The values previously reported seem to differ from those of the current study. The reasons can be

  • - Material used: NiTi or SS


  • - Bracket angulation: edgewise and MBT


  • - Difference in elastic module, bracket material, and arch wire manufacturing



  Conclusion Top


In this study, it was concluded that the SS rectangular wires (0.019″ × 0.025″), which usually stay for a longer period, around three to eight months or more, during retraction showed a significant increase in the values of friction and roughness when exposed to the intraoral environment for eight weeks. This increase in the friction and roughness values can increase the total duration of treatment time, and hence it is significant.

Declaration of patient consent

The authors certify that they have obtained all appropriate patient consent forms. In the form, the patient(s) has/ have given his/ her/ their consent for his/ her/ their images and other clinical information to be reported in the journal. The patients understand that their names and initials will not be published and due efforts will be made to conceal their identity, but anonymity cannot be guaranteed.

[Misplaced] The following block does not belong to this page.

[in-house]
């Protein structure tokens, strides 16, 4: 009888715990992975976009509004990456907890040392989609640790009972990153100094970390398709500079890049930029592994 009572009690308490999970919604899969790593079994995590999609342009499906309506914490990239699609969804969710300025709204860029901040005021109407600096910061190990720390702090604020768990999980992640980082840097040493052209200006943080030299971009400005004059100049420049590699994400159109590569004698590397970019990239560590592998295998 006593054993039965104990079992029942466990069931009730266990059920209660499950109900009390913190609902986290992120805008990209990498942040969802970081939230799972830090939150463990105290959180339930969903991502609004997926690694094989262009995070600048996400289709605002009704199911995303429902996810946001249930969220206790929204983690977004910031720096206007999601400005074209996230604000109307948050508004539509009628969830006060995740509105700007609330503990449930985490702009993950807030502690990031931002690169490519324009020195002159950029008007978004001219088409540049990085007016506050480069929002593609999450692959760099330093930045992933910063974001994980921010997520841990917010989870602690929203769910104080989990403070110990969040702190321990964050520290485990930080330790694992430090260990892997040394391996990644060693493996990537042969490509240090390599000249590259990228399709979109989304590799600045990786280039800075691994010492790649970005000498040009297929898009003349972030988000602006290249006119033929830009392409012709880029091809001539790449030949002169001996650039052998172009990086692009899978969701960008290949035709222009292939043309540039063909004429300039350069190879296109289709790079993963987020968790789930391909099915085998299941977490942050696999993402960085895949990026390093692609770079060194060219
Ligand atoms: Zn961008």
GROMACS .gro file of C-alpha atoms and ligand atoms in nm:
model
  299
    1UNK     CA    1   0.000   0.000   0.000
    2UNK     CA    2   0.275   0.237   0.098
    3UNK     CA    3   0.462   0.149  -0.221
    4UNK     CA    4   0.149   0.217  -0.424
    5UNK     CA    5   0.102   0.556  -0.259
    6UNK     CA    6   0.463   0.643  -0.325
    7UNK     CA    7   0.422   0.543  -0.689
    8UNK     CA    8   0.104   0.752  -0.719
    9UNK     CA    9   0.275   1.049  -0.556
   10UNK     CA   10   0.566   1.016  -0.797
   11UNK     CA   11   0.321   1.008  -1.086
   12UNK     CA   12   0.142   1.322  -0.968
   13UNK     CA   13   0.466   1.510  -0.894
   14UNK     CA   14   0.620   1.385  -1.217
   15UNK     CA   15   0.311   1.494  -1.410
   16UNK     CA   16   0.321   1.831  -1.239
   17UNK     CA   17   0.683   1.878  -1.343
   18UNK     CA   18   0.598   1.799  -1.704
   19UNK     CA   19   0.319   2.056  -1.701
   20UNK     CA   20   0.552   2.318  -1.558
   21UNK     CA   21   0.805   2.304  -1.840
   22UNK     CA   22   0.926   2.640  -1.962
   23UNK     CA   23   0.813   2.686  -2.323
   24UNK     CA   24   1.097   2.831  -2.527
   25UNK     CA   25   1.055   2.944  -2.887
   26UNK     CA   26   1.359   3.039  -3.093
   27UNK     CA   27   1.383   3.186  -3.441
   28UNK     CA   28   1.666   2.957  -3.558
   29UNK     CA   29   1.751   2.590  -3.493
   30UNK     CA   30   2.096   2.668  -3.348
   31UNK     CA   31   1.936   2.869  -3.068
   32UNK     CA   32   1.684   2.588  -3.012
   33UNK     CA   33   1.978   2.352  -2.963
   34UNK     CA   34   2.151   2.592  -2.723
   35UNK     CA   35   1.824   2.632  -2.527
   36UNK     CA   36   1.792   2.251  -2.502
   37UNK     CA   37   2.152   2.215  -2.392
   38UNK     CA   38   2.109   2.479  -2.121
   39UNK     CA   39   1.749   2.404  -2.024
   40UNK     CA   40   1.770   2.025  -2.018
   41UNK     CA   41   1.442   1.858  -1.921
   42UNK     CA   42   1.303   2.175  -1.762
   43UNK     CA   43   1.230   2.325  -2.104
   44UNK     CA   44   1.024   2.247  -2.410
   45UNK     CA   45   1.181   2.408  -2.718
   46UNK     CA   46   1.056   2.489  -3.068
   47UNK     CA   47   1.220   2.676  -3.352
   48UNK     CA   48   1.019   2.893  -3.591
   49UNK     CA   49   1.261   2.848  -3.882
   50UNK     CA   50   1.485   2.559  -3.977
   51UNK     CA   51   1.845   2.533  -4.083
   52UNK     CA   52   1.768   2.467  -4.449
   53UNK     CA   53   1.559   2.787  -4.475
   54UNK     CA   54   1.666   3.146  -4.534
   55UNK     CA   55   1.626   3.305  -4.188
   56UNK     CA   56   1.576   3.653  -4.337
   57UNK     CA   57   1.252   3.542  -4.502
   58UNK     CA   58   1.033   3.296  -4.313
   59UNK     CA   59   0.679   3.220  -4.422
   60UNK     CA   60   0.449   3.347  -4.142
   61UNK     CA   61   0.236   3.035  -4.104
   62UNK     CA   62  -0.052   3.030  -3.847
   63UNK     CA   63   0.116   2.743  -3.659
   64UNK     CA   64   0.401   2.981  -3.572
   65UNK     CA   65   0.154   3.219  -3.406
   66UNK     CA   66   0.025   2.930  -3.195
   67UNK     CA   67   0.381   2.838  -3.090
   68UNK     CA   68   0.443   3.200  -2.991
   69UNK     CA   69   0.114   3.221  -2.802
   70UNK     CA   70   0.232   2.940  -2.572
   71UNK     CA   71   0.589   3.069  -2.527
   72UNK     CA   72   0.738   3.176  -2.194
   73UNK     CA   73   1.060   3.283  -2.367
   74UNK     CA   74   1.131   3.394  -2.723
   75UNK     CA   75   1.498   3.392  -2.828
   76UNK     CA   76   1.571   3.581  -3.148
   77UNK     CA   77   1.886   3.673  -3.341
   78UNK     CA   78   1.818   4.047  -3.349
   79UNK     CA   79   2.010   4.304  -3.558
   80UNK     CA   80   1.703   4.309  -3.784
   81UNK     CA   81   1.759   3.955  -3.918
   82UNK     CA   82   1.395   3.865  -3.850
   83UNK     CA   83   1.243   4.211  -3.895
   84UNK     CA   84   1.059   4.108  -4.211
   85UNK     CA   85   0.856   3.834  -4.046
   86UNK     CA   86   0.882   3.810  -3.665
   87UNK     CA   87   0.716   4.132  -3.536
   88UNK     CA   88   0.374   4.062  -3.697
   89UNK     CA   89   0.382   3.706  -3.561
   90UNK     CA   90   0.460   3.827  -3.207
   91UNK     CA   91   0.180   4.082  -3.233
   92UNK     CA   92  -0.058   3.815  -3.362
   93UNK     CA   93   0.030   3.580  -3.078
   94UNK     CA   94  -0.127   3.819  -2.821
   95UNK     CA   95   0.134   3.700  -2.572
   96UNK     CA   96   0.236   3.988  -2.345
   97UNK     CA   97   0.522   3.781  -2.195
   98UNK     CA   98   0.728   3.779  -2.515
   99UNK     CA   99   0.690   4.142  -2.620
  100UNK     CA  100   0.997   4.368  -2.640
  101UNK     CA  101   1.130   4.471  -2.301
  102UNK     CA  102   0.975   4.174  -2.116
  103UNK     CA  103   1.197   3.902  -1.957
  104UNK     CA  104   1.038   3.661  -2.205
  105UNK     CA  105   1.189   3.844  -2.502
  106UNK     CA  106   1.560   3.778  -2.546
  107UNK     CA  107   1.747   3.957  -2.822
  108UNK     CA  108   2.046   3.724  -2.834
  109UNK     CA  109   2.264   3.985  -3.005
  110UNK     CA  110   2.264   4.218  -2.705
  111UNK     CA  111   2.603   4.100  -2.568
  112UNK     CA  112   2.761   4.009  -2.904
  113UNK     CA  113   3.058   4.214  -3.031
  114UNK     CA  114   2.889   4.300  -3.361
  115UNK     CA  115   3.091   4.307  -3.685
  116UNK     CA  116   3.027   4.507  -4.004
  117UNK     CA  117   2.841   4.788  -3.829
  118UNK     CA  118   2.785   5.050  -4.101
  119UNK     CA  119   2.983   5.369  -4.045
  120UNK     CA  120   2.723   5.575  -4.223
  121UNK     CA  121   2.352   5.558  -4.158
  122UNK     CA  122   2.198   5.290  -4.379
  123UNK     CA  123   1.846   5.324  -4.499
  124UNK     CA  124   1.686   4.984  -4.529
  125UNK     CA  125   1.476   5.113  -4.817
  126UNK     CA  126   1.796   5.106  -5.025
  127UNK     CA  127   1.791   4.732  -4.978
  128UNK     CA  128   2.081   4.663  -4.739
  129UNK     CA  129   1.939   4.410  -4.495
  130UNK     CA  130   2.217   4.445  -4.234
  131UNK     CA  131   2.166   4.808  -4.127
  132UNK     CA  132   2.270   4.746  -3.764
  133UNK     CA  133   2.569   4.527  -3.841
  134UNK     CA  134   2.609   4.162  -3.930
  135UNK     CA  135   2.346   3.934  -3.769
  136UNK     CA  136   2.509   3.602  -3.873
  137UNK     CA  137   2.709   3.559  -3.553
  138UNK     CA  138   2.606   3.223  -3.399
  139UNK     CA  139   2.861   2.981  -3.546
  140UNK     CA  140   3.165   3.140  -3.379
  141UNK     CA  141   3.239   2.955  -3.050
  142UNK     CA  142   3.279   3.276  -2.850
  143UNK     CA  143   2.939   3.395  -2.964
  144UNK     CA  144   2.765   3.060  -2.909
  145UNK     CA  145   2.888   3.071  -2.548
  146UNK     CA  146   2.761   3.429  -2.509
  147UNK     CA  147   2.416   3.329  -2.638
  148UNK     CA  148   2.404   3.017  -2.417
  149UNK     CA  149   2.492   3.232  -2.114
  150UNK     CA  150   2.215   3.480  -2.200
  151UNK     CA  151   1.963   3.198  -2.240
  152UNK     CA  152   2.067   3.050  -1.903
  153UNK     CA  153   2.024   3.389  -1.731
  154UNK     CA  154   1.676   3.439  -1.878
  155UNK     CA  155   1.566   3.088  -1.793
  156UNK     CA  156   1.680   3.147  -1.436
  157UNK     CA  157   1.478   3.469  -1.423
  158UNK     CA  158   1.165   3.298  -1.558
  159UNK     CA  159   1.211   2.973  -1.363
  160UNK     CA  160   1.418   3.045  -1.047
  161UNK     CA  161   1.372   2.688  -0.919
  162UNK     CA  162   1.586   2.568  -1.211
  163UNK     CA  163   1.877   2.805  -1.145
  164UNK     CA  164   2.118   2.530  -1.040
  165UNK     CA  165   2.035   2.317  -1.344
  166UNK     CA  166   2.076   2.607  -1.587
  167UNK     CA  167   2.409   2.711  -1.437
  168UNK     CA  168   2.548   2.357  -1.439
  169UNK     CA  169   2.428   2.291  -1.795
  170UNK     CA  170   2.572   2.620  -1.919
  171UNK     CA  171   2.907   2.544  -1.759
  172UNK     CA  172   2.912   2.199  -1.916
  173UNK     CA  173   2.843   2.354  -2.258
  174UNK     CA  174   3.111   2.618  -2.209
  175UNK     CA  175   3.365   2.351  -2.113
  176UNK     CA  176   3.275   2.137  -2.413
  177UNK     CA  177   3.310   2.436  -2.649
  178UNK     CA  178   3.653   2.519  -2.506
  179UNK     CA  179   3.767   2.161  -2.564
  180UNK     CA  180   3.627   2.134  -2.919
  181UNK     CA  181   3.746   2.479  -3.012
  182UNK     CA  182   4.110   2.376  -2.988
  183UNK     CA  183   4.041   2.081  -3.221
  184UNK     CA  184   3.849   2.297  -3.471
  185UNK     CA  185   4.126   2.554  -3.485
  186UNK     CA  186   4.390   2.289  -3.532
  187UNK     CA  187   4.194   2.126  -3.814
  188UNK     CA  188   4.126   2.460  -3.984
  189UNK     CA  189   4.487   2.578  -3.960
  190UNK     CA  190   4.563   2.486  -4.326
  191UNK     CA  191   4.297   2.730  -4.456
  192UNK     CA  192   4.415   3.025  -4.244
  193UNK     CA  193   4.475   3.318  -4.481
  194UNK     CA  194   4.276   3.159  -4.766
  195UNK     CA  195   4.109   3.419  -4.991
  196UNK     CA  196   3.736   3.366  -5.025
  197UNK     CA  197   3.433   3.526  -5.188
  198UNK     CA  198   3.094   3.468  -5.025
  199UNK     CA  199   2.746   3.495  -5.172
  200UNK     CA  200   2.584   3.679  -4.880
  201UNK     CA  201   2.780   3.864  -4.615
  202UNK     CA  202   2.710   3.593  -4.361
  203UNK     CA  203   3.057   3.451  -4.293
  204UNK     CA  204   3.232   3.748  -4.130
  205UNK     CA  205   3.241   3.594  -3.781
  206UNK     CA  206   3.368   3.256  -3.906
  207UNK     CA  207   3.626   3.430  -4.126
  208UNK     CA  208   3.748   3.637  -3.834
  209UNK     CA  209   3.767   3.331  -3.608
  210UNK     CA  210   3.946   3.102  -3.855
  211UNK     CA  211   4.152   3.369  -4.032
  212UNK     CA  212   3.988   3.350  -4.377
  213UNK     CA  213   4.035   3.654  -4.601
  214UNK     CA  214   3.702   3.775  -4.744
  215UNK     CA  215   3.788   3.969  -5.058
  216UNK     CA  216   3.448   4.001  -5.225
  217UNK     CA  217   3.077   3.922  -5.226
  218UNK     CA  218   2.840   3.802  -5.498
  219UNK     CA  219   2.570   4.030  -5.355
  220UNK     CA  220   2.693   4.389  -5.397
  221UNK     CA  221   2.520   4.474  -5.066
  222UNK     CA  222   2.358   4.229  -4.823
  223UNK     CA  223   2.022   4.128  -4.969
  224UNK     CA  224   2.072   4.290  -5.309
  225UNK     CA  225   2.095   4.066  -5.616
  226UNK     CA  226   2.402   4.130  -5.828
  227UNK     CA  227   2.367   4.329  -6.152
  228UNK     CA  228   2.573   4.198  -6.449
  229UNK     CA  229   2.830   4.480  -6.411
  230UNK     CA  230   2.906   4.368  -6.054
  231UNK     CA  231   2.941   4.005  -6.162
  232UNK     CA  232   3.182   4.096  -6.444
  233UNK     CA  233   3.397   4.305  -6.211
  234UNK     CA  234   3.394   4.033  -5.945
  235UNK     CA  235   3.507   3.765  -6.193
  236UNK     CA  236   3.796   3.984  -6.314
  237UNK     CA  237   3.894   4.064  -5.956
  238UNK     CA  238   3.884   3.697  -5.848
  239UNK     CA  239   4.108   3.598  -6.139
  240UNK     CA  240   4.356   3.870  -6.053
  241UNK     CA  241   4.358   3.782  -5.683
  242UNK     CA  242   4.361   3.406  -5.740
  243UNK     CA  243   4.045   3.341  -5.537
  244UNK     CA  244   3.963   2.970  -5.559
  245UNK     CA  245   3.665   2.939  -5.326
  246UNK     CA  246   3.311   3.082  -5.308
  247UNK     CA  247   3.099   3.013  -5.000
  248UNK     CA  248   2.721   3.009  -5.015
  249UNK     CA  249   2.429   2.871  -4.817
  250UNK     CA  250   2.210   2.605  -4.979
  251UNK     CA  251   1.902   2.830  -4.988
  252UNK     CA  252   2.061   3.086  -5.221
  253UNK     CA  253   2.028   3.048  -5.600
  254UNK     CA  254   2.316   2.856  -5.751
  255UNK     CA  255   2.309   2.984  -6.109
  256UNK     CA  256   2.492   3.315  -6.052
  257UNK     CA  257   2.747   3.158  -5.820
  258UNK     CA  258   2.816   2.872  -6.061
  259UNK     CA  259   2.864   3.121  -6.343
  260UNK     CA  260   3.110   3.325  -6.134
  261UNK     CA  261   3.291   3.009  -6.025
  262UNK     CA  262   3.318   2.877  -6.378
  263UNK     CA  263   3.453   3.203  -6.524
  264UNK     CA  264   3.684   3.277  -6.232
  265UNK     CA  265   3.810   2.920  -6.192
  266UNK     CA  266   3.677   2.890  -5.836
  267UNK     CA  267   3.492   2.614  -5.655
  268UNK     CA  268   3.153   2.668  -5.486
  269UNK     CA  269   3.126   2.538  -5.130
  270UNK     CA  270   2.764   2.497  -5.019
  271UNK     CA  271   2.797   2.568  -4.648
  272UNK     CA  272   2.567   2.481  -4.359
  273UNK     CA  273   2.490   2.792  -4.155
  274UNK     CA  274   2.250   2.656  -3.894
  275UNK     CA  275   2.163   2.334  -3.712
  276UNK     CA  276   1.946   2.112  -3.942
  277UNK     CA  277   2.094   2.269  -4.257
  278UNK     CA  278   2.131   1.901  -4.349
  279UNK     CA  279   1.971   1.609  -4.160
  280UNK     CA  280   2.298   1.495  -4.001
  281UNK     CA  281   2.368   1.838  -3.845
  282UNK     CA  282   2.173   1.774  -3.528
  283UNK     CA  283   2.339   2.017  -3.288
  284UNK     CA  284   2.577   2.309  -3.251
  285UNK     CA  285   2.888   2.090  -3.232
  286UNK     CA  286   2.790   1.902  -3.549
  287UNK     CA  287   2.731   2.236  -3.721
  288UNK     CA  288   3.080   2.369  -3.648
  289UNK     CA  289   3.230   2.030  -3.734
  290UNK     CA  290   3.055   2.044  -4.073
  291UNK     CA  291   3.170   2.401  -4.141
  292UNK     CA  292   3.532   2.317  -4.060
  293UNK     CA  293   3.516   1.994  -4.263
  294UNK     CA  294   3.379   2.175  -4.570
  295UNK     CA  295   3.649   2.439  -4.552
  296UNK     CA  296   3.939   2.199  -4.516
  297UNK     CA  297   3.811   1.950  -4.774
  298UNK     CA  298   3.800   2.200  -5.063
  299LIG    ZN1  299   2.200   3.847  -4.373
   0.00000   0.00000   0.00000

Financial support and sponsorship

Nil.

Conflicts of interest

There are no conflicts of interest.



 
  References Top

1.
Burstone CJ, Farzin-Nia F Production of low-friction and colored TMA by ion implantation. J Clin Orthod 1995;29:453-61.  Back to cited text no. 1
    
2.
Marquesa ISV, Joa AMA, Gurgel JLA, Normandoc D Debris, roughness and friction of stainless steel archwires following clinical use. Angle Orthod 2010;80:521-7.  Back to cited text no. 2
    
3.
Kapila S, Angolkar PV, Duncanson MG Jr, Nanda RS Evaluation of friction between edgewise stainless steel brackets and orthodontic wires of four alloys. Am J Orthod Dentofacial Orthop 1990;98:117-26.  Back to cited text no. 3
    
4.
Frank CA, Nikolai RJ A comparative study of frictional resistances between orthodontic bracket and arch wire. Am J Orthod 1980;78:593-609.  Back to cited text no. 4
    
5.
Drescher D, Bourrauel C, Schumacher HA Friction forces between bracket and arch wire. Am J Orthod Dentofac Orthop 1989;96:397-404.  Back to cited text no. 5
    
6.
Kusy RP, Whitley JQ Coefficients of friction for arch wires in stainless steel and polycrystalline alumina bracket slots. I. The dry state. Am J Orthod Dentofacial Orthop 1990;98:300-12.  Back to cited text no. 6